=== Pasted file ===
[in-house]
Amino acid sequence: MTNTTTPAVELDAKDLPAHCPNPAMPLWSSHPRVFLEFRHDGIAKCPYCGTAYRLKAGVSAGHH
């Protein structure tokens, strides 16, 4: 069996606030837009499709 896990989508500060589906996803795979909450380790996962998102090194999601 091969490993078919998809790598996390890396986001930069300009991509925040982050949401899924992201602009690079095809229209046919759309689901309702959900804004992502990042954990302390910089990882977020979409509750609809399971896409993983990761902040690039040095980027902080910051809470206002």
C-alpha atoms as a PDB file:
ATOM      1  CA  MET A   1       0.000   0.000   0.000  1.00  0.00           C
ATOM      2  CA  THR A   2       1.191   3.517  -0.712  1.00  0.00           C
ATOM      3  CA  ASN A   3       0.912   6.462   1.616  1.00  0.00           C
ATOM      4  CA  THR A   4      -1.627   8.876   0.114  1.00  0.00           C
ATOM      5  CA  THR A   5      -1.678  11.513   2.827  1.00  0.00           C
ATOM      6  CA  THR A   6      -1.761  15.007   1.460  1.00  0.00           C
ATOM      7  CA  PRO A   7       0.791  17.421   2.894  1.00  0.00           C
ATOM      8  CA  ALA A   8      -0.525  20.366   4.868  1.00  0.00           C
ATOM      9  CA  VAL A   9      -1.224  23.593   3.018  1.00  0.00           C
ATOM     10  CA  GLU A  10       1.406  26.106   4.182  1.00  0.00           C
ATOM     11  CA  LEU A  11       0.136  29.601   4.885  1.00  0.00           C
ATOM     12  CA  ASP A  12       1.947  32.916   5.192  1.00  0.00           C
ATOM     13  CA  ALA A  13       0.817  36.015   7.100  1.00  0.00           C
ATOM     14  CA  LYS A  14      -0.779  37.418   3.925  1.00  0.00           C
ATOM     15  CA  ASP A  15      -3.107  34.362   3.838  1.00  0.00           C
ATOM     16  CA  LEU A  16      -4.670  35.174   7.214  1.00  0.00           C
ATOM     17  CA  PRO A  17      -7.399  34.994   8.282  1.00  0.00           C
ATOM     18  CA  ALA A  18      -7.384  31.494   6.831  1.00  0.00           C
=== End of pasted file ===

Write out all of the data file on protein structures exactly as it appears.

[in-house]
Amino acid sequence: MTNTTTPAVELDAKDLPAHCPNPAMPLWSSHPRVFLEFRHDGIAKCPYCGTAYRLKAGVSAGHH
């Protein structure tokens, strides 16, 4: 069996606030837009499709 896990989508500060589906996803795979909450380790996962998102090194999601 091969490993078919998809790598996390890396986001930069300009991509925040982050949401899924992201602009690079095809229209046919759309689901309702959900804004992502990042954990302390910089990882977020979409509750609809399971896409993983990761902040690039040095980027902080910051809470206002």
C-alpha atoms as a PDB file:
ATOM      1  CA  MET A   1       0.000   0.000   0.000  1.00  0.00           C
ATOM      2  CA  THR A   2       1.191   3.517  -0.712  1.00  0.00           C
ATOM      3  CA  ASN A   3       0.912   6.462   1.616  1.00  0.00           C
ATOM      4  CA  THR A   4      -1.627   8.876   0.114  1.00  0.00           C
ATOM      5  CA  THR A   5      -1.678  11.513   2.827  1.00  0.00           C
ATOM      6  CA  THR A   6      -1.761  15.007   1.460  1.00  0.00           C
ATOM      7  CA  PRO A   7       0.791  17.421   2.894  1.00  0.00           C
ATOM      8  CA  ALA A   8      -0.525  20.366   4.868  1.00  0.00           C
ATOM      9  CA  VAL A   9      -1.224  23.593   3.018  1.00  0.00           C
ATOM     10  CA  GLU A  10       1.406  26.106   4.182  1.00  0.00           C
ATOM     11  CA  LEU A  11       0.136  29.601   4.885  1.00  0.00           C
ATOM     12  CA  ASP A  12       1.947  32.916   5.192  1.00  0.00           C
ATOM     13  CA  ALA A  13       0.817  36.015   7.100  1.00  0.00           C
ATOM     14  CA  LYS A  14      -0.779  37.418   3.925  1.00  0.00           C
ATOM     15  CA  ASP A  15      -3.107  34.362   3.838  1.00  0.00           C
ATOM     16  CA  LEU A  16      -4.670  35.174   7.214  1.00  0.00           C
ATOM     17  CA  PRO A  17      -7.399  34.994   8.282  1.00  0.00           C
ATOM     18  CA  ALA A  18      -7.384  31.494   6.831  1.00  0.00           C